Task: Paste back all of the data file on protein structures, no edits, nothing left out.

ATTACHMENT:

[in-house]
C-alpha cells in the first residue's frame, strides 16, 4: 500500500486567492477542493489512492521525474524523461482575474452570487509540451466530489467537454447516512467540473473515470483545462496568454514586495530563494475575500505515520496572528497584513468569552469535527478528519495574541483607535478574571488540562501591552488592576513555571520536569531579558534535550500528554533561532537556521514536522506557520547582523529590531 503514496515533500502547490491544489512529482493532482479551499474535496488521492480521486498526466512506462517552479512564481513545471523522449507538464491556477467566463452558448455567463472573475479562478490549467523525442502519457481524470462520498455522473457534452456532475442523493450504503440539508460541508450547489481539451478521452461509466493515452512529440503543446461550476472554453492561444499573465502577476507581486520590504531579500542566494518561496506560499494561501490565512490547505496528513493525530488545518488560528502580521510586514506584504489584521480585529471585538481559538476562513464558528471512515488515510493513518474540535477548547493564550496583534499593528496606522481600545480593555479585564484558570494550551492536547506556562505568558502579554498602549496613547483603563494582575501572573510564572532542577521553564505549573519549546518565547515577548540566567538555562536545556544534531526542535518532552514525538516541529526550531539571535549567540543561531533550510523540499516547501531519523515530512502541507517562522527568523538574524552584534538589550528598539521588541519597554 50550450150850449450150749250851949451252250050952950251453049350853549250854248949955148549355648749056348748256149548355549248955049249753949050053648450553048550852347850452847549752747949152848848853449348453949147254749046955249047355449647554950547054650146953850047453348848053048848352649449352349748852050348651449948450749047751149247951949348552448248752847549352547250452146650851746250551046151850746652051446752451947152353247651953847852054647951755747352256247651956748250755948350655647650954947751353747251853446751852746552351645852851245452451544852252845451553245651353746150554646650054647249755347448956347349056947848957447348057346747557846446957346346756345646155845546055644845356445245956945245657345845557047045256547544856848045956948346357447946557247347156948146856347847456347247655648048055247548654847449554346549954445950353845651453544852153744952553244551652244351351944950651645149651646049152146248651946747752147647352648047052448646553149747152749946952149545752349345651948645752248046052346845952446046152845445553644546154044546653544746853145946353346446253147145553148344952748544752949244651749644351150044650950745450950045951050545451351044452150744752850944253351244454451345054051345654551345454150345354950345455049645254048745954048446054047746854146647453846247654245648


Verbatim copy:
[in-house]
C-alpha cells in the first residue's frame, strides 16, 4: 500500500486567492477542493489512492521525474524523461482575474452570487509540451466530489467537454447516512467540473473515470483545462496568454514586495530563494475575500505515520496572528497584513468569552469535527478528519495574541483607535478574571488540562501591552488592576513555571520536569531579558534535550500528554533561532537556521514536522506557520547582523529590531 503514496515533500502547490491544489512529482493532482479551499474535496488521492480521486498526466512506462517552479512564481513545471523522449507538464491556477467566463452558448455567463472573475479562478490549467523525442502519457481524470462520498455522473457534452456532475442523493450504503440539508460541508450547489481539451478521452461509466493515452512529440503543446461550476472554453492561444499573465502577476507581486520590504531579500542566494518561496506560499494561501490565512490547505496528513493525530488545518488560528502580521510586514506584504489584521480585529471585538481559538476562513464558528471512515488515510493513518474540535477548547493564550496583534499593528496606522481600545480593555479585564484558570494550551492536547506556562505568558502579554498602549496613547483603563494582575501572573510564572532542577521553564505549573519549546518565547515577548540566567538555562536545556544534531526542535518532552514525538516541529526550531539571535549567540543561531533550510523540499516547501531519523515530512502541507517562522527568523538574524552584534538589550528598539521588541519597554 50550450150850449450150749250851949451252250050952950251453049350853549250854248949955148549355648749056348748256149548355549248955049249753949050053648450553048550852347850452847549752747949152848848853449348453949147254749046955249047355449647554950547054650146953850047453348848053048848352649449352349748852050348651449948450749047751149247951949348552448248752847549352547250452146650851746250551046151850746652051446752451947152353247651953847852054647951755747352256247651956748250755948350655647650954947751353747251853446751852746552351645852851245452451544852252845451553245651353746150554646650054647249755347448956347349056947848957447348057346747557846446957346346756345646155845546055644845356445245956945245657345845557047045256547544856848045956948346357447946557247347156948146856347847456347247655648048055247548654847449554346549954445950353845651453544852153744952553244551652244351351944950651645149651646049152146248651946747752147647352648047052448646553149747152749946952149545752349345651948645752248046052346845952446046152845445553644546154044546653544746853145946353346446253147145553148344952748544752949244651749644351150044650950745450950045951050545451351044452150744752850944253351244454451345054051345654551345454150345354950345455049645254048745954048446054047746854146647453846247654245648